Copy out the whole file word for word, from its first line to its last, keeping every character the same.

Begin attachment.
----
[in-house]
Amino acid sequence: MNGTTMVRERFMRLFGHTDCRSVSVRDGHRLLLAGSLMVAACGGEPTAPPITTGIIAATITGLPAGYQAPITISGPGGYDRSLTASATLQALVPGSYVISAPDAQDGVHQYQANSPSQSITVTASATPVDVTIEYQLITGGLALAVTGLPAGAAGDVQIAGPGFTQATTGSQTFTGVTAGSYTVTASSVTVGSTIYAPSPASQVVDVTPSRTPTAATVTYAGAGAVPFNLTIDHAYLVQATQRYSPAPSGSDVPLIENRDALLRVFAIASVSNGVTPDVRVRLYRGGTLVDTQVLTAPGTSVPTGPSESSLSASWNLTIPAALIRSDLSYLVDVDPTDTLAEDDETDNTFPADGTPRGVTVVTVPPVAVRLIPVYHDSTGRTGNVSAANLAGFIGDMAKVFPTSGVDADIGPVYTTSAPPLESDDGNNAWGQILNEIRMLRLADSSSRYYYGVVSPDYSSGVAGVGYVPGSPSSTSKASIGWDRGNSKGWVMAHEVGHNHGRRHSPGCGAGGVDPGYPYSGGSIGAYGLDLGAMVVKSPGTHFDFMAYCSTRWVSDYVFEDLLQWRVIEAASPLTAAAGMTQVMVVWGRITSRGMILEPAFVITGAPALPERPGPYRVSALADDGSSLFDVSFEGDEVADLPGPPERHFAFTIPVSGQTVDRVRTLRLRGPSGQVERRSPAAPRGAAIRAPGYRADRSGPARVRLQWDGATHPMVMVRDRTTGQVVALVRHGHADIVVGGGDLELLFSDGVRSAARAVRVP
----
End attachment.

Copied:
[in-house]
Amino acid sequence: MNGTTMVRERFMRLFGHTDCRSVSVRDGHRLLLAGSLMVAACGGEPTAPPITTGIIAATITGLPAGYQAPITISGPGGYDRSLTASATLQALVPGSYVISAPDAQDGVHQYQANSPSQSITVTASATPVDVTIEYQLITGGLALAVTGLPAGAAGDVQIAGPGFTQATTGSQTFTGVTAGSYTVTASSVTVGSTIYAPSPASQVVDVTPSRTPTAATVTYAGAGAVPFNLTIDHAYLVQATQRYSPAPSGSDVPLIENRDALLRVFAIASVSNGVTPDVRVRLYRGGTLVDTQVLTAPGTSVPTGPSESSLSASWNLTIPAALIRSDLSYLVDVDPTDTLAEDDETDNTFPADGTPRGVTVVTVPPVAVRLIPVYHDSTGRTGNVSAANLAGFIGDMAKVFPTSGVDADIGPVYTTSAPPLESDDGNNAWGQILNEIRMLRLADSSSRYYYGVVSPDYSSGVAGVGYVPGSPSSTSKASIGWDRGNSKGWVMAHEVGHNHGRRHSPGCGAGGVDPGYPYSGGSIGAYGLDLGAMVVKSPGTHFDFMAYCSTRWVSDYVFEDLLQWRVIEAASPLTAAAGMTQVMVVWGRITSRGMILEPAFVITGAPALPERPGPYRVSALADDGSSLFDVSFEGDEVADLPGPPERHFAFTIPVSGQTVDRVRTLRLRGPSGQVERRSPAAPRGAAIRAPGYRADRSGPARVRLQWDGATHPMVMVRDRTTGQVVALVRHGHADIVVGGGDLELLFSDGVRSAARAVRVP